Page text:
Posted: December 09, 2009
The counterintuitive communicator
How to make the Great Recession a mere blip in your company historyBy Sherry Law
Will you look back on this recession as not much more than an ugly, but brief, economic blip in your company history? A determining factor will be how effectively you communicate with your employees, who are, after all, the owners of your customers and the face of your brand.
If your best employees are satisfied and loyal, and not just marking time, you'll be way ahead of your competition during the recession and long after. Communication will help generate the high levels of employee engagement and performance you need to recover from the mess we're in. In fact, effective communication is one of the best retention tools in any economy. And it's often counterintuitive.
Employees need clear, transparent, frequent communication about what your company is doing in these extraordinary times, and how and why. If you're hiding out in your office because you don't have anything positive to report-don't do it. Despite your intuition, and no matter how well meaning your intentions, that strategy won't work. Be visible and accessible, and communicate constantly with employees. Following are three tips that may be counter to your intuition, but help ensure your company's continued success.
Counterintuitive Tip #1:
Express your feelings along with the facts; you'll show strength.
Conventional wisdom dictates that when CEOs and other leaders reveal their personal feelings it's a sign of weakness. Don't believe it. Effective communication is often more about feelings than about facts, especially when times are hard. What employees need to hear from you is what you really think and feel about the situation (unless it's stark fear).
Start with empathy. It's important that you care and that employees know that you do. Use phrases like: "This is an important question to me too;" "I really care about this issue too;" "I've asked myself that same question;" "I'm disappointed in this too;" "This is really hard for me to say/admit to you;" "I can relate to your concerns/feelings about this;" "If I heard that I'd have the same questions you do."
When morale is down or everyone's stressed, set a tone of calm and control. Reiterate the company's long-term goals, remind employees of strengths like your positive reputation in the community or your strong competitive position. Repeat a story from your company history about when you overcame adversity as a team or achieved a difficult milestone - or use a personal experience to tell a relevant story.
Make sure employees understand both your current and long-term direction and their role in it. In all of this, express your disappointments, frustrations, hopes, and sincere belief in the future of your company. You won't frighten employees by showing your human side; you'll reassure them.
Counterintuitive Tip #2:
Don't hype or spin the message. Tell it straight.
In an effort to "protect" employees or to keep from de-motivating them, well-intentioned leaders put a positive "spin" on news. This results in exactly the opposite of what is intended. You don't fool anyone with hype, justifications, padding, slick presentations or excuses. Instead, you reduce trust. It's always - always - better to be straightforward, honest and transparent.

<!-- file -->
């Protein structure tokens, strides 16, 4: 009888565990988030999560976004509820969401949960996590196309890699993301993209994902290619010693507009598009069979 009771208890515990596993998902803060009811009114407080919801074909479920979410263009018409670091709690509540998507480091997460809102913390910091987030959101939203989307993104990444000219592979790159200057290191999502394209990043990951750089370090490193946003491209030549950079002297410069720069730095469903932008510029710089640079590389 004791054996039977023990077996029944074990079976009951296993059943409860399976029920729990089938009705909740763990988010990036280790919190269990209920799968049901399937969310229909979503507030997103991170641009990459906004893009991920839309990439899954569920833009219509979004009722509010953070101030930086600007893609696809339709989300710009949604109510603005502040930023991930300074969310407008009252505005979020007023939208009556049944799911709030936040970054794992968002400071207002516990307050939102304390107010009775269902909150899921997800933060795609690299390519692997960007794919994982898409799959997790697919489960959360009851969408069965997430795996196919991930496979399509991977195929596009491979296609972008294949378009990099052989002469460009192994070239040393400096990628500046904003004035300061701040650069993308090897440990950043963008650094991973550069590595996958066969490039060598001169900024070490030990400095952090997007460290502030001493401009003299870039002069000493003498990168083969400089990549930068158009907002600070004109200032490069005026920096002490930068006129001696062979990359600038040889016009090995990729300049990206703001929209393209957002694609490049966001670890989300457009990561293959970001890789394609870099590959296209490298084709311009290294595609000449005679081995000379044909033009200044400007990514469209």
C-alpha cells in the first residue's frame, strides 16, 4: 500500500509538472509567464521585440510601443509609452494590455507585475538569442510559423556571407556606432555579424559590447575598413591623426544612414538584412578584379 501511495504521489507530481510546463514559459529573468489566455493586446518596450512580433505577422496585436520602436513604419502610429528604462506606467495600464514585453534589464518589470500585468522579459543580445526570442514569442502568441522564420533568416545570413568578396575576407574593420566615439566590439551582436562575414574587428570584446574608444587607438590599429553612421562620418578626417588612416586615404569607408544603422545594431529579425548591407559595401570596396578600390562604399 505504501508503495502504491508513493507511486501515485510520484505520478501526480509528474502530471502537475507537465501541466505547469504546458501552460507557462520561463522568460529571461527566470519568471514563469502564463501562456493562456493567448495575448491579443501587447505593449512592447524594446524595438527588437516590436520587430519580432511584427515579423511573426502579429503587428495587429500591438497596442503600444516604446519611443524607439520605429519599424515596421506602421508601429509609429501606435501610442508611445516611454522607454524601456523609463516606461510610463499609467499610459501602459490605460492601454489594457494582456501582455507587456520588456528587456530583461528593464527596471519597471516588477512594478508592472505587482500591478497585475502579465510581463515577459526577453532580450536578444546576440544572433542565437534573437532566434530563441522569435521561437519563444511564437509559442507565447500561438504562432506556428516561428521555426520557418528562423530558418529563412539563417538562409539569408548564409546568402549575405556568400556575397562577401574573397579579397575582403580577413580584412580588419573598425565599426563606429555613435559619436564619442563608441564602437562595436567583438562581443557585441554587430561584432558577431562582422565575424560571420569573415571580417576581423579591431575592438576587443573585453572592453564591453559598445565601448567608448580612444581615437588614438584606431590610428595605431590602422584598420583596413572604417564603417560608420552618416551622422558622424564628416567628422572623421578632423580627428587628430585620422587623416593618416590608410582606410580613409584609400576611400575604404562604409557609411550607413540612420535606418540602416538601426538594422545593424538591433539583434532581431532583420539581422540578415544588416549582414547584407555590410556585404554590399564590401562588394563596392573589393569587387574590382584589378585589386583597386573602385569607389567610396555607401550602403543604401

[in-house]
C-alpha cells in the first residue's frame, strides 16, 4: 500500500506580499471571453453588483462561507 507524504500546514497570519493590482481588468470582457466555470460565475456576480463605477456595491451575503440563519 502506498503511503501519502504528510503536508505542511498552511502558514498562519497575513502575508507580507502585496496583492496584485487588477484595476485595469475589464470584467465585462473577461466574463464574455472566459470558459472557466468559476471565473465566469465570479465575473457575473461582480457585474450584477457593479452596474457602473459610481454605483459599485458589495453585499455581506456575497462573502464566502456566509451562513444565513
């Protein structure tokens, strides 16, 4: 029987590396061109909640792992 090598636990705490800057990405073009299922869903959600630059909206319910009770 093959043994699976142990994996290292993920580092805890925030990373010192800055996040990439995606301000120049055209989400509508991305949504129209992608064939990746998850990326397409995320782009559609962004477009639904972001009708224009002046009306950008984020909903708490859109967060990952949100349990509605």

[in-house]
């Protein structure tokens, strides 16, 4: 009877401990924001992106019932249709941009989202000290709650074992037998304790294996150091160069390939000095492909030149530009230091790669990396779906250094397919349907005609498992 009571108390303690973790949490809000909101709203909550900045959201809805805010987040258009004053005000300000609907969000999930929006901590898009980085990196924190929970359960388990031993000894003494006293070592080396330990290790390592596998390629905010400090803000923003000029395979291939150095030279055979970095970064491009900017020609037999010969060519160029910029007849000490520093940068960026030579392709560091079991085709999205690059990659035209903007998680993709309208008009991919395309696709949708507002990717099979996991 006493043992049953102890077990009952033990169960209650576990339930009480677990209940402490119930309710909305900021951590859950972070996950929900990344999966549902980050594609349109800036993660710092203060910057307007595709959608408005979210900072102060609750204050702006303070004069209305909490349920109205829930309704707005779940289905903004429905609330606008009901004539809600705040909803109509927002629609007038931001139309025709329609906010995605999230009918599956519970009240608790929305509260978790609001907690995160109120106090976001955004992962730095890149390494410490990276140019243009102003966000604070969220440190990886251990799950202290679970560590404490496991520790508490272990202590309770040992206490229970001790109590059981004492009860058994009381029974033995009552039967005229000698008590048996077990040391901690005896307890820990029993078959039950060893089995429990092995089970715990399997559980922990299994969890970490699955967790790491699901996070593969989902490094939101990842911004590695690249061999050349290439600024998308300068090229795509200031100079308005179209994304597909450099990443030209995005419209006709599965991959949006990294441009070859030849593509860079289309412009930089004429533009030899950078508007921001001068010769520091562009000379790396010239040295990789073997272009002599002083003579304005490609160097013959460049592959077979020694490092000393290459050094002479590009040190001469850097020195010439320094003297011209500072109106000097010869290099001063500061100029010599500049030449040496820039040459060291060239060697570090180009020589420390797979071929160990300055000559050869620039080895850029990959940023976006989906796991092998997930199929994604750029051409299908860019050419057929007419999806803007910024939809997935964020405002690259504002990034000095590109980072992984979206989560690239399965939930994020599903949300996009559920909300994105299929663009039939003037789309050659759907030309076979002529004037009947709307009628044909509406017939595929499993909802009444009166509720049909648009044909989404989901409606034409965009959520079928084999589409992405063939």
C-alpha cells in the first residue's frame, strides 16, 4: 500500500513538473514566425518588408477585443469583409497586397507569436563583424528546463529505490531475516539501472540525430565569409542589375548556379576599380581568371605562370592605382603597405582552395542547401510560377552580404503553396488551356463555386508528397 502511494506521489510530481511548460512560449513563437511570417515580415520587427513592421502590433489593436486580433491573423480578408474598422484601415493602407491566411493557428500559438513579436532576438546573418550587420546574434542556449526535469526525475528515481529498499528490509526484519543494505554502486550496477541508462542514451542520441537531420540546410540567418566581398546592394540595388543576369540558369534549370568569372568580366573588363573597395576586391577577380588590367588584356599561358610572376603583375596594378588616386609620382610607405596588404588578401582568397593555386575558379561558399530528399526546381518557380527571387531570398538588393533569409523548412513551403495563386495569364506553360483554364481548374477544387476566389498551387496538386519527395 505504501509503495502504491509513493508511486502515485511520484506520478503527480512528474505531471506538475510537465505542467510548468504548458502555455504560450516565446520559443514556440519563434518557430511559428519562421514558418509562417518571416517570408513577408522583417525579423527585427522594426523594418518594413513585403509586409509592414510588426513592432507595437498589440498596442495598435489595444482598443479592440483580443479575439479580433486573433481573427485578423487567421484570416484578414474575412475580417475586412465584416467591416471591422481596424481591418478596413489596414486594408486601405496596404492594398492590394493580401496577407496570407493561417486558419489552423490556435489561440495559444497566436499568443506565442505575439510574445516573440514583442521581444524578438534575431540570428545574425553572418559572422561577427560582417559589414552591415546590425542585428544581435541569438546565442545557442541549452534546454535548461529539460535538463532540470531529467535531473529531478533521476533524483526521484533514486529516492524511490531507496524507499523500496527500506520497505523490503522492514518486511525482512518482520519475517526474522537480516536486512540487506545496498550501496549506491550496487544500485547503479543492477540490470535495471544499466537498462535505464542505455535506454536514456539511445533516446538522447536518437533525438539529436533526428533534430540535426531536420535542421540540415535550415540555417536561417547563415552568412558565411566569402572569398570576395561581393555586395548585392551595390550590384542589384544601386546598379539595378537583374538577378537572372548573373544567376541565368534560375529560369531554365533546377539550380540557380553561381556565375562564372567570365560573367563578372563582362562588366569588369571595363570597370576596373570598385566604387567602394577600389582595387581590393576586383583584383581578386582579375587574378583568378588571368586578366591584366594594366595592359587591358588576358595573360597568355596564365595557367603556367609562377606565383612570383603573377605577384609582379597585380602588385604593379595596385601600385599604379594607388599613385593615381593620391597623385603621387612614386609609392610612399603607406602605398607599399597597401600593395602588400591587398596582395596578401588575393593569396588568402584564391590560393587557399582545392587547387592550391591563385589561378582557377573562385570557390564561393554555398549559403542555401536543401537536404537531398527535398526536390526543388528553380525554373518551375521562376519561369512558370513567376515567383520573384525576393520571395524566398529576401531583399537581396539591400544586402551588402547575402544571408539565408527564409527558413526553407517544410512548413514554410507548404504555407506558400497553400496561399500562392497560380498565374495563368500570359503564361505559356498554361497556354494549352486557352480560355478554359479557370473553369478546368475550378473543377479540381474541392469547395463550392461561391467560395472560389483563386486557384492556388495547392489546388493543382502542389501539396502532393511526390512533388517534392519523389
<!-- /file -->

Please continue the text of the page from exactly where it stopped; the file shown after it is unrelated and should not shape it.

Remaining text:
Employees can take the truth, even if it means hearing about layoffs and plant/store closings. What they can't take is half truths that leave them guessing about what you didn't say or imagining an even worse reality. Half-truths destroy productivity.
Employees will be paying closer attention to what you say during the recession. Instead of spinning your message, highlight whatever positives there are in the situation, explain what the company is doing to meet current challenges; define interim success; be clear about how employees can help; and tell them how much you appreciate them. Repeat it often.
Communicate even if you don't have all the information yet. Certainty doesn't exist.
Remember a time when you've sat on a plane waiting, and waiting, for it to take off. No word from the pilot, and the flight attendants have no information about the delay. How productive were you while you waited for information? Not very.
Magnify that several times for employees wondering about their future welfare as they wait for important news from you-and you are silent while you wait for all the facts to come in. End the wait; communicate with what you have. When the pilot comes over the radio and says, "We're having a problem with closing the door and we're not sure how long it will take to fix; we'll keep you posted," you can take a deep breath and continue reading or working. Given a clue about when they'll get the information they want or need, employees will get back to work.
Even though you're still uncertain, acknowledge employees' pain. Take the time to tell them that you don't have the answers and you understand their concern. Acknowledgement builds mutual respect and trust. Silence, never an option, does the opposite.
Improving CEO communication is one of the best things you can do for your company
These numbers from research firm Watson Wyatt drive the point home:
• Companies with committed employees perform 200 percent better.
• Companies whose employees trust management perform 186 percent better.
• Improving CEO communication is the most cost-effective way to build commitment, trust and performance.
High levels of employee commitment, trust and performance will help your company maintain a competitive lead through the recession and beyond. Challenge your intuition and communicate counterintuitively to turn an ugly blip into a beautiful future.
Sherry Law, Evergreen Communication, helps companies communicate effectively with employees, customers and other stakeholders. She can be reached at: firstname.lastname@example.org and 303-494-5326.